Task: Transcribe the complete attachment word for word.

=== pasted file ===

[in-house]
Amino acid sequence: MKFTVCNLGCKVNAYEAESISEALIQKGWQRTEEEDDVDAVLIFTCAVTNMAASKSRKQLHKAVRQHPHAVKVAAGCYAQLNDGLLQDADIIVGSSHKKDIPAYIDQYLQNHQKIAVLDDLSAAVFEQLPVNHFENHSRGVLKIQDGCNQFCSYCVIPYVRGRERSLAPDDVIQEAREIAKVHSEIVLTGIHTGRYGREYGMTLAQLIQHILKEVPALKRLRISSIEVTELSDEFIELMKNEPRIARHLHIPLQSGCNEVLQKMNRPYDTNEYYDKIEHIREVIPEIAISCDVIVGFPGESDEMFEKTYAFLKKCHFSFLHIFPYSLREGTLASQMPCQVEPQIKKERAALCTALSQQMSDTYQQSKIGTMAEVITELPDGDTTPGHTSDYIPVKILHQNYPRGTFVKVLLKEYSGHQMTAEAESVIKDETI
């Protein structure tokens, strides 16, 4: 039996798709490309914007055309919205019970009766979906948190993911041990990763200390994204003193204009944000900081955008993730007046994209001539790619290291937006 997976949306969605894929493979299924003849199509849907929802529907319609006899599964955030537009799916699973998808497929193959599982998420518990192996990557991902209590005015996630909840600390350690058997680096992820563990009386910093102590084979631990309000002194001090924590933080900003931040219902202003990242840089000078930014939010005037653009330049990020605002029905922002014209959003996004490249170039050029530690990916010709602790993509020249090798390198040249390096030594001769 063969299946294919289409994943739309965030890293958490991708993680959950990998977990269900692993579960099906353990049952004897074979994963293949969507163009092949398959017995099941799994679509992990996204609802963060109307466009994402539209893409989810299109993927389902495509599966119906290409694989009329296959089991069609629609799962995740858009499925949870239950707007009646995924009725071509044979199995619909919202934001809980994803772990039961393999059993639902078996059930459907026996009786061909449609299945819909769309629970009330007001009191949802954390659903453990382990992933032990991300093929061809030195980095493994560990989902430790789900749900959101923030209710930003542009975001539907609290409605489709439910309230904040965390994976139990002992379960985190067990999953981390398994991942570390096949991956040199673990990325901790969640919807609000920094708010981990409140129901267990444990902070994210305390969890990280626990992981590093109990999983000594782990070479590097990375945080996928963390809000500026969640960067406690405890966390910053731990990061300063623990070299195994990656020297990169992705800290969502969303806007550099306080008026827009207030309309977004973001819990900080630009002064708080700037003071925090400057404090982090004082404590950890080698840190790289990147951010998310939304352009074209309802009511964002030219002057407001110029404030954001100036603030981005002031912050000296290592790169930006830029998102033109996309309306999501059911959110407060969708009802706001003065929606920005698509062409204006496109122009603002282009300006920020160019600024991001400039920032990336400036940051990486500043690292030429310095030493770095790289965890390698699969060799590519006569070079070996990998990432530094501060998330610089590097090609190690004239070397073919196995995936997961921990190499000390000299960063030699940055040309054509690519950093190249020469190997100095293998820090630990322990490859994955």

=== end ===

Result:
[in-house]
Amino acid sequence: MKFTVCNLGCKVNAYEAESISEALIQKGWQRTEEEDDVDAVLIFTCAVTNMAASKSRKQLHKAVRQHPHAVKVAAGCYAQLNDGLLQDADIIVGSSHKKDIPAYIDQYLQNHQKIAVLDDLSAAVFEQLPVNHFENHSRGVLKIQDGCNQFCSYCVIPYVRGRERSLAPDDVIQEAREIAKVHSEIVLTGIHTGRYGREYGMTLAQLIQHILKEVPALKRLRISSIEVTELSDEFIELMKNEPRIARHLHIPLQSGCNEVLQKMNRPYDTNEYYDKIEHIREVIPEIAISCDVIVGFPGESDEMFEKTYAFLKKCHFSFLHIFPYSLREGTLASQMPCQVEPQIKKERAALCTALSQQMSDTYQQSKIGTMAEVITELPDGDTTPGHTSDYIPVKILHQNYPRGTFVKVLLKEYSGHQMTAEAESVIKDETI
């Protein structure tokens, strides 16, 4: 039996798709490309914007055309919205019970009766979906948190993911041990990763200390994204003193204009944000900081955008993730007046994209001539790619290291937006 997976949306969605894929493979299924003849199509849907929802529907319609006899599964955030537009799916699973998808497929193959599982998420518990192996990557991902209590005015996630909840600390350690058997680096992820563990009386910093102590084979631990309000002194001090924590933080900003931040219902202003990242840089000078930014939010005037653009330049990020605002029905922002014209959003996004490249170039050029530690990916010709602790993509020249090798390198040249390096030594001769 063969299946294919289409994943739309965030890293958490991708993680959950990998977990269900692993579960099906353990049952004897074979994963293949969507163009092949398959017995099941799994679509992990996204609802963060109307466009994402539209893409989810299109993927389902495509599966119906290409694989009329296959089991069609629609799962995740858009499925949870239950707007009646995924009725071509044979199995619909919202934001809980994803772990039961393999059993639902078996059930459907026996009786061909449609299945819909769309629970009330007001009191949802954390659903453990382990992933032990991300093929061809030195980095493994560990989902430790789900749900959101923030209710930003542009975001539907609290409605489709439910309230904040965390994976139990002992379960985190067990999953981390398994991942570390096949991956040199673990990325901790969640919807609000920094708010981990409140129901267990444990902070994210305390969890990280626990992981590093109990999983000594782990070479590097990375945080996928963390809000500026969640960067406690405890966390910053731990990061300063623990070299195994990656020297990169992705800290969502969303806007550099306080008026827009207030309309977004973001819990900080630009002064708080700037003071925090400057404090982090004082404590950890080698840190790289990147951010998310939304352009074209309802009511964002030219002057407001110029404030954001100036603030981005002031912050000296290592790169930006830029998102033109996309309306999501059911959110407060969708009802706001003065929606920005698509062409204006496109122009603002282009300006920020160019600024991001400039920032990336400036940051990486500043690292030429310095030493770095790289965890390698699969060799590519006569070079070996990998990432530094501060998330610089590097090609190690004239070397073919196995995936997961921990190499000390000299960063030699940055040309054509690519950093190249020469190997100095293998820090630990322990490859994955």